"I didn't want to change it," Isaac Starkman told me a few years back when asked about his strategy for renovating Wolfie Cohen's Rascal House. "I wanted to perpetuate it." And for good reason, as during one thirteen-year period alone the landmark delicatessen in Sunny Isles Beach dished and knished more than 41 million meals (seven million involving corned beef). Plus there was the rich history to consider -- Clark Gable, Meyer Lansky, First Place in New Times' "Flapjack Flip-Off Four"....
Now comes news that Ike and his son Jayson have sold out, and Rascal House will be closing to make room for a mixed-use project. It is the last nail in the coffin of Sunny Isles Beach as we have known it.
The town's mayor, Norman Edelcup, boasts that he and the City Commissioners are "creating a new, luxurious Sunny Isles Beach" -- referring, no doubt, to the erection of grotesque, Babel-esque towers such as LeMeridien, Acqualina, and Trump International Sonesta Beach Resort. That the Greater Miami Convention and Visitors Bureau is setting up shop in the shadows of this ostentatious canyon just cements the suspicion that they are making a Greater Miami for the wealthy at the expense of those of us who live here. Using our tax dollars to do so, of course.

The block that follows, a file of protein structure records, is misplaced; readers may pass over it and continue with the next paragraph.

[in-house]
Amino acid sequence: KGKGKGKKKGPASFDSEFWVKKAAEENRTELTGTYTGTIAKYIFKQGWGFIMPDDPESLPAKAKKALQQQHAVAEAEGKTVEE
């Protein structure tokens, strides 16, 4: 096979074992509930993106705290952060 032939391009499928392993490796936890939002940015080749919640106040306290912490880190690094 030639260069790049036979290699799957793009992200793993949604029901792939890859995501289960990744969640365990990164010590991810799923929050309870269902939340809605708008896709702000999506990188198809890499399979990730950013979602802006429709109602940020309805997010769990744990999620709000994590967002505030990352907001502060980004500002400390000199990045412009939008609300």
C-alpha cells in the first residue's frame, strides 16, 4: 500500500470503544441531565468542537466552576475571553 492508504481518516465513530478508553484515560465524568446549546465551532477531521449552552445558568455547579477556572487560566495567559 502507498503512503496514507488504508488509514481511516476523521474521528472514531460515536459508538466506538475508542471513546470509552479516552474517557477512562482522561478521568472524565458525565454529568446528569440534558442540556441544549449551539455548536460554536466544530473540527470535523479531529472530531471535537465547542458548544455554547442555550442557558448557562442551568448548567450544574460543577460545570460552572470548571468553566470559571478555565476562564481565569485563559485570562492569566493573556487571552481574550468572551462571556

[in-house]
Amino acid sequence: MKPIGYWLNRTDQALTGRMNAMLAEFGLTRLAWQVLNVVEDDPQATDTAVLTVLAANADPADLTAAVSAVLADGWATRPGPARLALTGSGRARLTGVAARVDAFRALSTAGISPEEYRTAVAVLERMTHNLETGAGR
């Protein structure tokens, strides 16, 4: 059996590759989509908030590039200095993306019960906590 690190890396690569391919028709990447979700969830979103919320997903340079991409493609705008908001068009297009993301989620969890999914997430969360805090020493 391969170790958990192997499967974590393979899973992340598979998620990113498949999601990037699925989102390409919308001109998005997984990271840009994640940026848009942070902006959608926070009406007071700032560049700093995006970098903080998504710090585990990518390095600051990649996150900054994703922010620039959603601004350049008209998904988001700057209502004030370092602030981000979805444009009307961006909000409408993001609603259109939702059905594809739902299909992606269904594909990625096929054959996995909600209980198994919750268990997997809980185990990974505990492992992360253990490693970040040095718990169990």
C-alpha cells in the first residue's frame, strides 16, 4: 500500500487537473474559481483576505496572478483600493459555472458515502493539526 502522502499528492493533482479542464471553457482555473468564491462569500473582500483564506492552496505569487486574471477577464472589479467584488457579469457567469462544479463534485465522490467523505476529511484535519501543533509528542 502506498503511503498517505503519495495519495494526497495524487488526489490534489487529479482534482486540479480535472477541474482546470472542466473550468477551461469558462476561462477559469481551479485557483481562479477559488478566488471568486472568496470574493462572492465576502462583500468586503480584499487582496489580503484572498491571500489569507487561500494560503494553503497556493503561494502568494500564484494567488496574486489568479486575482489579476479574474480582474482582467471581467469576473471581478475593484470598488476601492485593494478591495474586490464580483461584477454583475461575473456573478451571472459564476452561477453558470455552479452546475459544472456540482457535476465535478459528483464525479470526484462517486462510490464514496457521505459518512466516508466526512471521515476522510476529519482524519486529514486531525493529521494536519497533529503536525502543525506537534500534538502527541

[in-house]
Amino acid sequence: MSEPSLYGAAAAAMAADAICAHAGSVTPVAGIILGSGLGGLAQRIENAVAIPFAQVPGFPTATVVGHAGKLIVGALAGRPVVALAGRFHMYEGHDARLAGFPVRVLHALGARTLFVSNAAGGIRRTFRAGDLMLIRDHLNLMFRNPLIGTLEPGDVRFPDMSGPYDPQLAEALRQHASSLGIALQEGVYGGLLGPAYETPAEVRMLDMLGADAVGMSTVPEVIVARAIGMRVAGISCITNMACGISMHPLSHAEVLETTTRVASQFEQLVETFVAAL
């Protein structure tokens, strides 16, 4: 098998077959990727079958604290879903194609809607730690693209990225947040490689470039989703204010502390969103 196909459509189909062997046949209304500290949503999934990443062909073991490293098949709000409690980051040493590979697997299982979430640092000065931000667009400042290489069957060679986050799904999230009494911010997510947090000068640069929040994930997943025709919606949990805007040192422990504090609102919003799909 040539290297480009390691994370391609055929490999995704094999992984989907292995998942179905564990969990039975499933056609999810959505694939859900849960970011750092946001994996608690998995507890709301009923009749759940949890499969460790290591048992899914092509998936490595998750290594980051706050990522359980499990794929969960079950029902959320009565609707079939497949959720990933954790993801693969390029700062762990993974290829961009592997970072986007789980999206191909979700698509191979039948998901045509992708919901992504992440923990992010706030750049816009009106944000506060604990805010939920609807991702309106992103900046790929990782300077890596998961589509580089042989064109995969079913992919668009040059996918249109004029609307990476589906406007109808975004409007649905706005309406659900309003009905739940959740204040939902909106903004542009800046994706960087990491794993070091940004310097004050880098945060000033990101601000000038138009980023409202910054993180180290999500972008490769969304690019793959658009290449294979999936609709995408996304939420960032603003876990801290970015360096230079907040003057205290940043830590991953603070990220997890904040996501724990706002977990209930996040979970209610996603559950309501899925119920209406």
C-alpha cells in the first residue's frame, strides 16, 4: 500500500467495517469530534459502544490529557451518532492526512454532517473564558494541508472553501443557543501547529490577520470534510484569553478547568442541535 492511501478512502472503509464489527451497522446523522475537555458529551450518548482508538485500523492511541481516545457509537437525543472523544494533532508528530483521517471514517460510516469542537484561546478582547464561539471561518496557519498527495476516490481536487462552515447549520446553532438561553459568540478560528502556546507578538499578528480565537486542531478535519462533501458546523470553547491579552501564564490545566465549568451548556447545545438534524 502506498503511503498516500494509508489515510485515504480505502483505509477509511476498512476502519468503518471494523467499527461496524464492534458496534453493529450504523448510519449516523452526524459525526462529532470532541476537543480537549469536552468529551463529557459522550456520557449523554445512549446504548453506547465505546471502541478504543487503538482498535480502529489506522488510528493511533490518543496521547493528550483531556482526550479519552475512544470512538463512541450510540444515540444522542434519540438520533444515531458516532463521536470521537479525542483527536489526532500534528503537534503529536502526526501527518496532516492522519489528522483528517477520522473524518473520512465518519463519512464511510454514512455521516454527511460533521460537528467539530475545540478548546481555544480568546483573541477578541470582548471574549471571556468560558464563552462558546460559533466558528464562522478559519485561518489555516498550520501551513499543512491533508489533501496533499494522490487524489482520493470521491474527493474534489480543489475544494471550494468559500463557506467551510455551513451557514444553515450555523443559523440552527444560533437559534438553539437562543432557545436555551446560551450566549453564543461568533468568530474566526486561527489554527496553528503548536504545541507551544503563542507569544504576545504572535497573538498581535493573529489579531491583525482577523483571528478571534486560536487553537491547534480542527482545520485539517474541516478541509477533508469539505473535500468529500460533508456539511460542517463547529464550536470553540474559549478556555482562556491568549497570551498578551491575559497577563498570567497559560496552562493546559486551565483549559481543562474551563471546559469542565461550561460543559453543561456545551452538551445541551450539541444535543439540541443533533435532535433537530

So shame on you, Ike and Jayson Starkman. And screw you, Whoreman Norman, Sunny Isles Beach Commissioners, and Greater Miami Convention and Visitors Bureau. Goodbye pastrami sandwiches, stuffed cabbages, matzoh ball soups, blintzes, babkas, bountiful bowls of breads and pickles on the tables...
And farewell to all remnants of history, charm, and soul in gentrified, uglified Money Isles -- er, Sunny Isles Beach. -Lee Klein
Get the This Week's Top Stories Newsletter
Every week we collect the latest news, music and arts stories — along with film and food reviews and the best things to do this week — so that you’ll never miss Miami New Times' biggest stories.